What to Know
Two school districts on Long Island were hacked and held hostage over the summer
The Rockville Centre School District paid $88,000 in bitcoin in order retrieve student and staff information before the school year started
Experts say organizations need to back up data and educate employees to not open questionable emails and click on links and attachments
Hackers held two school districts on Long Island hostage over the summer, forcing one of them to pay $88,000 in cryptocurrency in order retrieve student and staff information before the school year started.
Despite using an anti-virus software and other firewalls for cyber security, the Rockville Centre School District's encrypted files were accessed on July 25 by Ryuk ransomware, which can infiltrate an entire server with one click of a malicious email attachment.
The district's IT director managed to shut down the computer network the next day and limited damage, according to district officials. They believe the move enabled their insurance carrier to negotiate a lower ransom payment.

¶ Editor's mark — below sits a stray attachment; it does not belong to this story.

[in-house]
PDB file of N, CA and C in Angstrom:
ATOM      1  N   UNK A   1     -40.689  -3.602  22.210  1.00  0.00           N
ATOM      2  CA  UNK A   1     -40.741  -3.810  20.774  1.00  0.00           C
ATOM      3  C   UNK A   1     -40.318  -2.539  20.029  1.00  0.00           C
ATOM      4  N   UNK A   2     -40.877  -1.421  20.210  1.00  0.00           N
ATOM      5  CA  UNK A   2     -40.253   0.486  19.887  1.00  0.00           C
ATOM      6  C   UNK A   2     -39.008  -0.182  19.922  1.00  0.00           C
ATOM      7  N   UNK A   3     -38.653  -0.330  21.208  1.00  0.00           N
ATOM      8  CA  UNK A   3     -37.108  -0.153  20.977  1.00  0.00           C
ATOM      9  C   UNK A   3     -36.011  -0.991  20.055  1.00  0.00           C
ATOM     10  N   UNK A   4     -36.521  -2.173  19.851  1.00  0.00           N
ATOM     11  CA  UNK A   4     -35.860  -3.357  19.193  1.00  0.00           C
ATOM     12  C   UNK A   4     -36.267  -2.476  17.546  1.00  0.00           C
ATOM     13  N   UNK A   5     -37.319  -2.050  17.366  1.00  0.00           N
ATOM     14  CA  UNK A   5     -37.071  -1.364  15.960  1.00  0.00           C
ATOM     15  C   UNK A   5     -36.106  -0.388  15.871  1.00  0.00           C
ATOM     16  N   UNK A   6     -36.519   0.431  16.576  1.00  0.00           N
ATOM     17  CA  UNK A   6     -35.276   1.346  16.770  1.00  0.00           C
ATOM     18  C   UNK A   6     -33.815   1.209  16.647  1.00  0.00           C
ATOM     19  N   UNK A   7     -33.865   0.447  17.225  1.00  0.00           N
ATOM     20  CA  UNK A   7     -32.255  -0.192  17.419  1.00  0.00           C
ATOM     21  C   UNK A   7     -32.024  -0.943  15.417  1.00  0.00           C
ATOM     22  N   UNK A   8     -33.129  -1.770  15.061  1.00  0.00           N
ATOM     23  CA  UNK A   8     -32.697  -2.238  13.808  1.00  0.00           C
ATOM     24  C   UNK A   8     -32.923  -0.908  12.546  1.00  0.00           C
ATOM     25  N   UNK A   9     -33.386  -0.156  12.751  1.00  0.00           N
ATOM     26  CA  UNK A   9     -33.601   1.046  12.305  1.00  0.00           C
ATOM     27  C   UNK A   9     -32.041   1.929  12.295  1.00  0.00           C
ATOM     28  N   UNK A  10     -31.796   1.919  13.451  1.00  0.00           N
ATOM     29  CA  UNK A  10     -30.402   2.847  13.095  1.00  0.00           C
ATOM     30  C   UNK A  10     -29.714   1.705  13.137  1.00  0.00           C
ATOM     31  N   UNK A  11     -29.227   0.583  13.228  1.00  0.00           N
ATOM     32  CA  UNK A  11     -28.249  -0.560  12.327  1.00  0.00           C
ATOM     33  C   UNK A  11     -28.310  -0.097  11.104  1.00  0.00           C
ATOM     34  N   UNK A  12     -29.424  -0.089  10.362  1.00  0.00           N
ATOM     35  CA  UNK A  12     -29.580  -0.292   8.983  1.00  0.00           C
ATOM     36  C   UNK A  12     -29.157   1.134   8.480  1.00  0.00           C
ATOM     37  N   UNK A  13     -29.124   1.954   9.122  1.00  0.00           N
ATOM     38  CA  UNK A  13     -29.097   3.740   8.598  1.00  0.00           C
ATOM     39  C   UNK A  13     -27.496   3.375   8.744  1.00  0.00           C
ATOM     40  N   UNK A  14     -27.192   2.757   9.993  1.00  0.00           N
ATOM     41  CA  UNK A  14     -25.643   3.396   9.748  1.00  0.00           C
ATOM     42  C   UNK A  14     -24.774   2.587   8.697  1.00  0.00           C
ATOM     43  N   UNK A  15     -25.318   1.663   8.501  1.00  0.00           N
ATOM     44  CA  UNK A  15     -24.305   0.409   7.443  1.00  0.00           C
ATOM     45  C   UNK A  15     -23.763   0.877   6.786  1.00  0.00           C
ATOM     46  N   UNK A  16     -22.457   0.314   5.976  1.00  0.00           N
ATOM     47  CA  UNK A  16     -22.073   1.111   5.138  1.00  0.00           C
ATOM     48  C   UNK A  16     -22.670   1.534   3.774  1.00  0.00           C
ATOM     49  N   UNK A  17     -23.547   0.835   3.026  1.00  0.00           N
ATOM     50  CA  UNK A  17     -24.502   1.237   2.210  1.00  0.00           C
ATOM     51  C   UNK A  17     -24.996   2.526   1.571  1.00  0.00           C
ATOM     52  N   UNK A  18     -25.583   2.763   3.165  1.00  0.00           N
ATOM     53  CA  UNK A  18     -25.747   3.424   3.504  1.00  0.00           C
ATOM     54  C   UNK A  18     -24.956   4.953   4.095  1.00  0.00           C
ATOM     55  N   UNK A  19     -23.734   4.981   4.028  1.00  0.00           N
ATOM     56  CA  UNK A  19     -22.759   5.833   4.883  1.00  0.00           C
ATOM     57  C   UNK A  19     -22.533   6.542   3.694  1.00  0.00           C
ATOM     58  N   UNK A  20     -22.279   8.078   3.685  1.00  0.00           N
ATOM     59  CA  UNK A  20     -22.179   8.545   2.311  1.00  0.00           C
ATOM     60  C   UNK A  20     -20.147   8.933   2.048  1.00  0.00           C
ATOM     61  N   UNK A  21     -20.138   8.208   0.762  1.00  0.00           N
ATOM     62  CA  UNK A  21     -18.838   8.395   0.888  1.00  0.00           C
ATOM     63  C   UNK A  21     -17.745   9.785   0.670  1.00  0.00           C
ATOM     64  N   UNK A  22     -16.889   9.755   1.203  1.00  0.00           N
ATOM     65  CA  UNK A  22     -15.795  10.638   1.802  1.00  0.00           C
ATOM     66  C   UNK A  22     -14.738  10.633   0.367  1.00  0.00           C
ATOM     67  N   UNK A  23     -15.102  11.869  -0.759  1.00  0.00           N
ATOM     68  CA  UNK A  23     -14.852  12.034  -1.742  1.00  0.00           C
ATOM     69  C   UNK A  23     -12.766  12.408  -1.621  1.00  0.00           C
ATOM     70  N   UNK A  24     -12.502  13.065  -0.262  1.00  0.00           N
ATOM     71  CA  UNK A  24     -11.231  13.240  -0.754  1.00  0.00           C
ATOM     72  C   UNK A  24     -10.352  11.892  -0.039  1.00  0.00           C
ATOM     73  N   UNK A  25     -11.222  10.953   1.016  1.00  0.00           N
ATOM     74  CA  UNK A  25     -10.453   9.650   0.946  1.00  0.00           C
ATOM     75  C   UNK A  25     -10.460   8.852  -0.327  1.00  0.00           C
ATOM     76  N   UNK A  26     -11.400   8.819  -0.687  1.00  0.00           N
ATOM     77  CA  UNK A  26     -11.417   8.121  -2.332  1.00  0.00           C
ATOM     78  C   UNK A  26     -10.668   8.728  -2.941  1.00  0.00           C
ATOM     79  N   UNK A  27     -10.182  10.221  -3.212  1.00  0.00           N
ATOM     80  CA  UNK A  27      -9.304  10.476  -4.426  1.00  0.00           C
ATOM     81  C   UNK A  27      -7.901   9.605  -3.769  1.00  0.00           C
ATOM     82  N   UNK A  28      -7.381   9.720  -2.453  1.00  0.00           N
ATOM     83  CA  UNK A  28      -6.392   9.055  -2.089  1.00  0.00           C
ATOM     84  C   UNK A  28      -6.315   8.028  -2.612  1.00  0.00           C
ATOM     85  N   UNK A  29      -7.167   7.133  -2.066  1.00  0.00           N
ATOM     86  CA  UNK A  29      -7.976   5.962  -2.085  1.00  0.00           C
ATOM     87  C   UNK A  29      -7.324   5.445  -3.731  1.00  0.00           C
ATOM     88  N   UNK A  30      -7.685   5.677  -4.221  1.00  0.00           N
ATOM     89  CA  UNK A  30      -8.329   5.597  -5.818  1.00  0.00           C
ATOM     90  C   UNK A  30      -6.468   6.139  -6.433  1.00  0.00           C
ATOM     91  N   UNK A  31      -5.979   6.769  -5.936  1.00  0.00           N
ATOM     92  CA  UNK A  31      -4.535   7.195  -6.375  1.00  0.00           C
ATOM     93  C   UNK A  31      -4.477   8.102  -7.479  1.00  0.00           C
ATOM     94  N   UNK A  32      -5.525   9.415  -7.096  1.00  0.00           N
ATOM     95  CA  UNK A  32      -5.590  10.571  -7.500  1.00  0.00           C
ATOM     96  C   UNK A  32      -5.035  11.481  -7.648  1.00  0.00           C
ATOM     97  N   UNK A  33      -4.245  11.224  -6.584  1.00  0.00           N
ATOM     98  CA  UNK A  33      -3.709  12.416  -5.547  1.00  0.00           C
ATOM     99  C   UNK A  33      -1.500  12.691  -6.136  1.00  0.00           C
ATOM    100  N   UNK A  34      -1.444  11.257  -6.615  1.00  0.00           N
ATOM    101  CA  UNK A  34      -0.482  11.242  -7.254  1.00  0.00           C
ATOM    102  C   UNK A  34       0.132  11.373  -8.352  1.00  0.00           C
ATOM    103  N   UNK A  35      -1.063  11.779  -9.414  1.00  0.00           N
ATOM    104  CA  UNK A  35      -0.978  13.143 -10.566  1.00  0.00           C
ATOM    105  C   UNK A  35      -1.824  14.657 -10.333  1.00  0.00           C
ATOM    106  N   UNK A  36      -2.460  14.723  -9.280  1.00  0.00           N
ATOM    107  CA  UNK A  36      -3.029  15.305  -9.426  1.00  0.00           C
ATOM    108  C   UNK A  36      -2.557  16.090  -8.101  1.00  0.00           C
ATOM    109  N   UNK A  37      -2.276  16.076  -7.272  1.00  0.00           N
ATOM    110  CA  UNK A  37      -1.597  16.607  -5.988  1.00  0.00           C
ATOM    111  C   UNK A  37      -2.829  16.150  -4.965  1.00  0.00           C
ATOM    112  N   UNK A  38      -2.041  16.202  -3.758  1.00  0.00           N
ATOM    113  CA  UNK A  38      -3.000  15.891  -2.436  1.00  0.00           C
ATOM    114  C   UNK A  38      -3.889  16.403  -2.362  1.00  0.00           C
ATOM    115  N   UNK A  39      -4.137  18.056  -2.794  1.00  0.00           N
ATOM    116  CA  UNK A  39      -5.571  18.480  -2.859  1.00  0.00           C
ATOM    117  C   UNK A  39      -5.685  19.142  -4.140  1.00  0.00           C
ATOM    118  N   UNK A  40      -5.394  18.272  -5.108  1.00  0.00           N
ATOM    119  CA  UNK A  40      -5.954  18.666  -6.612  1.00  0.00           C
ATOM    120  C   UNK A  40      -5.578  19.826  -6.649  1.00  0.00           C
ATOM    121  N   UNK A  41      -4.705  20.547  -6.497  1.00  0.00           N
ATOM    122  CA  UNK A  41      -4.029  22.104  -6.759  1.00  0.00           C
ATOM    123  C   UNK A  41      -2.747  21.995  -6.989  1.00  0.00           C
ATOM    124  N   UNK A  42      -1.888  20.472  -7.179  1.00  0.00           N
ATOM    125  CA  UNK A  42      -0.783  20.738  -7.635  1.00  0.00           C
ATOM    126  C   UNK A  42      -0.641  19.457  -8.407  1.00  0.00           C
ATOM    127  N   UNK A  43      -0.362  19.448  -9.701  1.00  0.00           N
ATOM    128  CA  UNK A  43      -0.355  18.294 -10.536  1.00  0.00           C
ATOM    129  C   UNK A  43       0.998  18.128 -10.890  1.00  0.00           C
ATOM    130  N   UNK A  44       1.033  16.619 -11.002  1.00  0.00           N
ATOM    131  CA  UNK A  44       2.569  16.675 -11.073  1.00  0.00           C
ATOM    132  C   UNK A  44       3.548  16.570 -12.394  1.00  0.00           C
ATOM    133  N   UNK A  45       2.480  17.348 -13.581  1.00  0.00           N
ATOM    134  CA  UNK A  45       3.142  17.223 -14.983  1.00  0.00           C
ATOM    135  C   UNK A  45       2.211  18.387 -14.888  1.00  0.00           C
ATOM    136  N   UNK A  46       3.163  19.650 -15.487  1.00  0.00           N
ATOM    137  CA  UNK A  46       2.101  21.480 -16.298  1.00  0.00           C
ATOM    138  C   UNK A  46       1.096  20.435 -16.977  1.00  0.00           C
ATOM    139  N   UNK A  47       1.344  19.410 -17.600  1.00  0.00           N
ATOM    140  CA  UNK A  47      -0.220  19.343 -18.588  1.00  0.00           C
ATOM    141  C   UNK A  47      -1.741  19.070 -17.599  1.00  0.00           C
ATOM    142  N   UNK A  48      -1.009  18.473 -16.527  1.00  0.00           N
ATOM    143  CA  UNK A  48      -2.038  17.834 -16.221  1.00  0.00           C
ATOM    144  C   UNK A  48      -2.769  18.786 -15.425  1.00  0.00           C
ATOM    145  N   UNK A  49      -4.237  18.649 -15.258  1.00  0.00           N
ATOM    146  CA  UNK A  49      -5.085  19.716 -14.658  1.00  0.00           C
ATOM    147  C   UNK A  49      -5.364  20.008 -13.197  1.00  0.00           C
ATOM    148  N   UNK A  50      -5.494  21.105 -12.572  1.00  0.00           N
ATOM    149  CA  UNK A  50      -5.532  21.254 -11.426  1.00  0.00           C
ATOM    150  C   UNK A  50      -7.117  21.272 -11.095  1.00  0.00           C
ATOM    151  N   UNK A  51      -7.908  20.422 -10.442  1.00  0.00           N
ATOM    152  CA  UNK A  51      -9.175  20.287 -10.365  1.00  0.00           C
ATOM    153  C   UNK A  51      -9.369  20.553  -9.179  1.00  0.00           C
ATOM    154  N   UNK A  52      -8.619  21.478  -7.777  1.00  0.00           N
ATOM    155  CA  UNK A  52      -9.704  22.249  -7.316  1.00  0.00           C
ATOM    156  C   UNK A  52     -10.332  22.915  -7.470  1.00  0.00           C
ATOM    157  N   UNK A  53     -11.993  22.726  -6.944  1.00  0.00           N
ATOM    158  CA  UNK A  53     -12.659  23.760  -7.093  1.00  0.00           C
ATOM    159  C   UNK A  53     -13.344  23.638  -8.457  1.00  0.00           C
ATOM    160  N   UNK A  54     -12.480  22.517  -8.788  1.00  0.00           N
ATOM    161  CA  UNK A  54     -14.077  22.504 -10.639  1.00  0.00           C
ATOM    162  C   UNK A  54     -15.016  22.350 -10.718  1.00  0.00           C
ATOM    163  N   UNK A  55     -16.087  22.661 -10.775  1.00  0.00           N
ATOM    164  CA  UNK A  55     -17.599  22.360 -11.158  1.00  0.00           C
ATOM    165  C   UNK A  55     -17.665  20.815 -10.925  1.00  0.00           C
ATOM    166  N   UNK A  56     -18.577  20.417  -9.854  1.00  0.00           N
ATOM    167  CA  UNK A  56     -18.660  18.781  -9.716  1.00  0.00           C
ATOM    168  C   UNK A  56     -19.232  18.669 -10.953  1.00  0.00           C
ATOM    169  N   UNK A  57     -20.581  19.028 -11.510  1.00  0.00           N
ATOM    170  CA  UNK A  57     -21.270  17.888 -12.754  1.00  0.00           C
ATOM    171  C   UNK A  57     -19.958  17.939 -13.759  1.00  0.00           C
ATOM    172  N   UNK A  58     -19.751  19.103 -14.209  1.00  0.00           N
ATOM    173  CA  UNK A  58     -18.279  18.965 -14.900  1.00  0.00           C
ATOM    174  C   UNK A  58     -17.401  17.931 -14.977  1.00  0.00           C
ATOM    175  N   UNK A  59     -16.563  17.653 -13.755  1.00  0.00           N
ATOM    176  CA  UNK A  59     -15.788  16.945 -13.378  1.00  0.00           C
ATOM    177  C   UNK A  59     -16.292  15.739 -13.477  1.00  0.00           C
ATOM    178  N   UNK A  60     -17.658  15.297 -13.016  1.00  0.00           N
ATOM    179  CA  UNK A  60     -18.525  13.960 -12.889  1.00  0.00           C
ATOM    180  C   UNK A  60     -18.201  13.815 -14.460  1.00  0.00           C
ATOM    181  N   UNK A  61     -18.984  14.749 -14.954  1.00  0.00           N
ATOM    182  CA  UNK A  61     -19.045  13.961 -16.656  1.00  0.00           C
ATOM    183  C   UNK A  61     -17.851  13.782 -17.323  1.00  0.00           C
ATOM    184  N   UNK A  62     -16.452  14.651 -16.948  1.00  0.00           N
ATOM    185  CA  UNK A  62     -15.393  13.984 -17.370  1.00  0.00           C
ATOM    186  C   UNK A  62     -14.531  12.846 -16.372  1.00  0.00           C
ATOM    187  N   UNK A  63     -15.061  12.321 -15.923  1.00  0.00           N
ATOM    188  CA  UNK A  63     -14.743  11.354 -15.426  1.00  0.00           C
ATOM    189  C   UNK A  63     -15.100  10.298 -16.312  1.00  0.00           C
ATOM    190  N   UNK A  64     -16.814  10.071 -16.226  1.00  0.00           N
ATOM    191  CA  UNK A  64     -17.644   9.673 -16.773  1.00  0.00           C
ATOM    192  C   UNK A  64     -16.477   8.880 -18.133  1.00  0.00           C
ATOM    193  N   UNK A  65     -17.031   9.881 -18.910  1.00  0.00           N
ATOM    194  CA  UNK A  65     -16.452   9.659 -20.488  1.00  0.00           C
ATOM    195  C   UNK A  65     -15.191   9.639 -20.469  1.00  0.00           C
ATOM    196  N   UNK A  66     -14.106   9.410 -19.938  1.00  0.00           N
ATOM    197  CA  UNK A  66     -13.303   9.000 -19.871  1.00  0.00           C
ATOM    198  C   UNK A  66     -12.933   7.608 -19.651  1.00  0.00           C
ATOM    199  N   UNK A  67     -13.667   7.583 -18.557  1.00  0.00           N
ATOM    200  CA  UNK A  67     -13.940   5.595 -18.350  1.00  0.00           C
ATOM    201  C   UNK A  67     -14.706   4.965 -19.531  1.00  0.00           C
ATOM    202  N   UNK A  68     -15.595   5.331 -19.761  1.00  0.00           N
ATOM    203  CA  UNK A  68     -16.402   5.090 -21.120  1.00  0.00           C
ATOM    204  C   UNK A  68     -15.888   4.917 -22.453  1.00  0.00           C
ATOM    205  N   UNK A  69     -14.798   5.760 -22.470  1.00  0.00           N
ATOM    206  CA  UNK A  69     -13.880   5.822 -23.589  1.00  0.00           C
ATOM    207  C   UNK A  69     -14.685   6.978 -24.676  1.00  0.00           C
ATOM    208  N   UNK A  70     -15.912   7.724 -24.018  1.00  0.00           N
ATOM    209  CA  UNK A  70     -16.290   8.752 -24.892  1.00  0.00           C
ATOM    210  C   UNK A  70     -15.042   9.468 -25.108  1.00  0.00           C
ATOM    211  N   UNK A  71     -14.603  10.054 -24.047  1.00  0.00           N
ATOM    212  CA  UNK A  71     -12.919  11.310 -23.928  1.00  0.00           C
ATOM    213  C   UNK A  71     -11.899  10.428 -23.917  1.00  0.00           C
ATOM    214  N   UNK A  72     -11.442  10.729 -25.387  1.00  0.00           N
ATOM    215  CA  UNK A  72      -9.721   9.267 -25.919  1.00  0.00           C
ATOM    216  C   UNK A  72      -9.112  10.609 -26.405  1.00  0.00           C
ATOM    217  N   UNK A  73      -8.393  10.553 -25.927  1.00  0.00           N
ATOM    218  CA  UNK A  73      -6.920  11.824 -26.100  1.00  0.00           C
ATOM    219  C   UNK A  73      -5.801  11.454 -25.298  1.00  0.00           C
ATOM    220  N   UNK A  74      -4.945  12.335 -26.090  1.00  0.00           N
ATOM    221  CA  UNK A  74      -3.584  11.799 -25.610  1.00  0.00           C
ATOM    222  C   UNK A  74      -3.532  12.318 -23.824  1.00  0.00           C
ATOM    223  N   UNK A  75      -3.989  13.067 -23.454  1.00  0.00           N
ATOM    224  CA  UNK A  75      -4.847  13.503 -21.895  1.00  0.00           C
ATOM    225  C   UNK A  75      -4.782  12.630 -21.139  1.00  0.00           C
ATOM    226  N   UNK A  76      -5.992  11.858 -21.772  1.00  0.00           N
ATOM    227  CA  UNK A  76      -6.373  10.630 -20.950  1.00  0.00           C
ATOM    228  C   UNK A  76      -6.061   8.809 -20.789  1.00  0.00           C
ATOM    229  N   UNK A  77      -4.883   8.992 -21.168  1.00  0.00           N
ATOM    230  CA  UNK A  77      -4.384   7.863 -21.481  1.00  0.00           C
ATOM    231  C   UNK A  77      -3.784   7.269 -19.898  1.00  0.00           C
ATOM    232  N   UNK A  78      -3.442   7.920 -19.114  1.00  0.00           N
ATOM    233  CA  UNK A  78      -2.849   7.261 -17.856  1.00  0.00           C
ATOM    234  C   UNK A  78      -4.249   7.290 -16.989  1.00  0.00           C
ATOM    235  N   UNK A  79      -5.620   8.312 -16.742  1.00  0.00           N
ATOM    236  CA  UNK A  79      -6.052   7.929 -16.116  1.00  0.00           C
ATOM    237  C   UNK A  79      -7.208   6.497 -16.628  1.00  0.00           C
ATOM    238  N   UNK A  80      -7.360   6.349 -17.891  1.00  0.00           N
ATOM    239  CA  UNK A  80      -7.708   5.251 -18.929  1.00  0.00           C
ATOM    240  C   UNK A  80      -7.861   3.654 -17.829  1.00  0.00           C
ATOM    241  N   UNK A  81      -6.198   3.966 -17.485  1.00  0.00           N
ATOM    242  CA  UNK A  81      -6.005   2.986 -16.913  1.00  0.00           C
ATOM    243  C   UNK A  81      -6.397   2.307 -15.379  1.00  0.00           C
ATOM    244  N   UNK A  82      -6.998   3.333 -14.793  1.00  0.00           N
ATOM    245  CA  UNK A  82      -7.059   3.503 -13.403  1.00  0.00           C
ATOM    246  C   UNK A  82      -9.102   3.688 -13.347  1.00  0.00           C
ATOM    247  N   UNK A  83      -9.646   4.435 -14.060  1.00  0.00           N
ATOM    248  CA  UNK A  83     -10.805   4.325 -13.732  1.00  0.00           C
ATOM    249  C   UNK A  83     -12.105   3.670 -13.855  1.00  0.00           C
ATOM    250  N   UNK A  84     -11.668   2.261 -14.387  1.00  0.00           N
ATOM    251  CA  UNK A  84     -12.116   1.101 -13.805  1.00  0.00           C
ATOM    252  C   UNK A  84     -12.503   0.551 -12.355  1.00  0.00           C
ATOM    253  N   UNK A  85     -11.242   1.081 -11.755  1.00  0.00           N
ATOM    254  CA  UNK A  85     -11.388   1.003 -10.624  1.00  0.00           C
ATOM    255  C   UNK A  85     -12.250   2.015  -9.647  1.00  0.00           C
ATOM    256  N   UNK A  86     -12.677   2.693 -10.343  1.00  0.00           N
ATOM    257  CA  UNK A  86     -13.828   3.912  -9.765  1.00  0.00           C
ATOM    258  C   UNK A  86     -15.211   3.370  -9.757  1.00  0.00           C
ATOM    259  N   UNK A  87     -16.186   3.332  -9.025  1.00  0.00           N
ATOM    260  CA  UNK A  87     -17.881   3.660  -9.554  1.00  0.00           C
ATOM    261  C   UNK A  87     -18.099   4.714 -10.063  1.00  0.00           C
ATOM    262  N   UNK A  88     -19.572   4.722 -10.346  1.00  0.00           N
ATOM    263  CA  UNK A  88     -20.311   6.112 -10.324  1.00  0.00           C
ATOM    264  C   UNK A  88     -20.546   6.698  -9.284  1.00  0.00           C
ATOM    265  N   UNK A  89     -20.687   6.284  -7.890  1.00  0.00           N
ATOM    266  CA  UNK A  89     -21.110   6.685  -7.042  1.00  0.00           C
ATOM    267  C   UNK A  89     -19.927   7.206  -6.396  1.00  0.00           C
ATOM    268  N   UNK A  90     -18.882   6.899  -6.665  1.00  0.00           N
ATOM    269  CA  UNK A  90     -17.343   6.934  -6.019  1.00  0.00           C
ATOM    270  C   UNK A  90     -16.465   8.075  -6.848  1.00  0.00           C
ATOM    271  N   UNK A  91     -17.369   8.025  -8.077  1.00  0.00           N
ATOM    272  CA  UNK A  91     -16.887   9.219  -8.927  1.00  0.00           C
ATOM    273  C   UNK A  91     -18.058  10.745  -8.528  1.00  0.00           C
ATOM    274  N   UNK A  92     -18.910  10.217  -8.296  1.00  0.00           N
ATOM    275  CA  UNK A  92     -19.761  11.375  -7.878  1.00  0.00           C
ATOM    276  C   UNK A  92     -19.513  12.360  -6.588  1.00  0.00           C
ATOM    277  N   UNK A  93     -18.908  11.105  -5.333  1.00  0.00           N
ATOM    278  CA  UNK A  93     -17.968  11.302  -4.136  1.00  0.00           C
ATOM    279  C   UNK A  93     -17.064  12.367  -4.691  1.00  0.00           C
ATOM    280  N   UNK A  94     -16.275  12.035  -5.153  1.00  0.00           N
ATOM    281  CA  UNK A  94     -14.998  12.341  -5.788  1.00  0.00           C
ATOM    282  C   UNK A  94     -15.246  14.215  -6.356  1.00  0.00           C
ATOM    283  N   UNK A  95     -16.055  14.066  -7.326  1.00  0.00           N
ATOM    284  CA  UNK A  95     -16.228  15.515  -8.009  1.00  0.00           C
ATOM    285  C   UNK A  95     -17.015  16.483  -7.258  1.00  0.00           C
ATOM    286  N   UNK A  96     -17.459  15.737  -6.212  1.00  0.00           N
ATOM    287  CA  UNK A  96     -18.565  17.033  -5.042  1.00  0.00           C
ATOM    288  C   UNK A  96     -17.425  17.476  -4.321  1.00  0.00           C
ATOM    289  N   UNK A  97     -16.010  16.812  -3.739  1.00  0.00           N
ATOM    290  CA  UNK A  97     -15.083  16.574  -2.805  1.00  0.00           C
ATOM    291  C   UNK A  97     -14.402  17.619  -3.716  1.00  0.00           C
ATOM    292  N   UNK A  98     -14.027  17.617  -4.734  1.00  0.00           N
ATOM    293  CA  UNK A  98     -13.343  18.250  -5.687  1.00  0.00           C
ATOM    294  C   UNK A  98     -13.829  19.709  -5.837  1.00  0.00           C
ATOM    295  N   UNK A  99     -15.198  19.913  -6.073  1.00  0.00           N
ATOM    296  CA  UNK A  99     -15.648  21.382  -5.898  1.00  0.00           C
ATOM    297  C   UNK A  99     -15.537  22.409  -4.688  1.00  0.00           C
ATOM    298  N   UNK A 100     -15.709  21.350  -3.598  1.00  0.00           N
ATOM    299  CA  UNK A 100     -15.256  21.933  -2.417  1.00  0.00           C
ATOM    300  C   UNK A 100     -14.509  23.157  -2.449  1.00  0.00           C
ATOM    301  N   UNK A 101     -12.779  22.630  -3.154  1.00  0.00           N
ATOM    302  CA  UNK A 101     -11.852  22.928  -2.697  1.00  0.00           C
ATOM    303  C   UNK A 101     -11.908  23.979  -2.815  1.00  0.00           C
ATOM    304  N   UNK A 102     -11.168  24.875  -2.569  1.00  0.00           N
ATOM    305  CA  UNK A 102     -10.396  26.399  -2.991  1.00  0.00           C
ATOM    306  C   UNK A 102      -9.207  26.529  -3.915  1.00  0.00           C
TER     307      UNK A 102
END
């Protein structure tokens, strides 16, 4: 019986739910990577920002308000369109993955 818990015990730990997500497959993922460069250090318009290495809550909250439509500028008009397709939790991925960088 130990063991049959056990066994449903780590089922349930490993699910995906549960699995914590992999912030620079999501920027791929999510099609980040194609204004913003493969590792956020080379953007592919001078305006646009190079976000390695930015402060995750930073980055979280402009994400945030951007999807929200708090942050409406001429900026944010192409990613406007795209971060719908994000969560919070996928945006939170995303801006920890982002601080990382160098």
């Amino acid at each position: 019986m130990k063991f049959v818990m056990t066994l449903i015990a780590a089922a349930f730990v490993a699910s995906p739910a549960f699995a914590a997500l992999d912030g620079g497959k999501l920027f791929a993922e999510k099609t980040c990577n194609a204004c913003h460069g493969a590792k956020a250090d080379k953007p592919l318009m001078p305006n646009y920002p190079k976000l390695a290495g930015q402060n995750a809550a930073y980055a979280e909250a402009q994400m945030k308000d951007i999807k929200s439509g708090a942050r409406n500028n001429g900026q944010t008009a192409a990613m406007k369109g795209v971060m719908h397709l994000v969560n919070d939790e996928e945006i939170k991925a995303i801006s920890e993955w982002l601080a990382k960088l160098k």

"By finding ways to restore some of our data, the ransom demand went from approximately $176,000 to $88,000,” the district told SC Media.
Cyber security experts like Anita D’amico of Code Dx, a company that provides a vulnerability management system, say the ransom is often the least costly part of the process.
"The longer you dawdle, the higher the price," D'amico said. "They have been in your system and could have infected your system, so you have to cleanse the system."
Rockville Centre School District's bitcoin ransom payment and its insurance's $10,000 deductible was less expensive than the cost to recover from the attack without the decryption keys, the district said.
D'Amico also says that one of the best ways to protect yourself from ransomware attacks is to create back ups of important information and store them separately from the main server.
The Mineola School District was also attacked by the same virus. But they didn’t have to pay because they had a back up that wasn’t compromised.
Experts say it's also important to educate employees to not open questionable emails and click on links and attachments. Rockville Centre School District Superintendent Dr. William Johnson said they're "working on that right now" and assured parents they're ready for the upcoming school year.
The district also said it is working with federal authorities to make their servers more secure.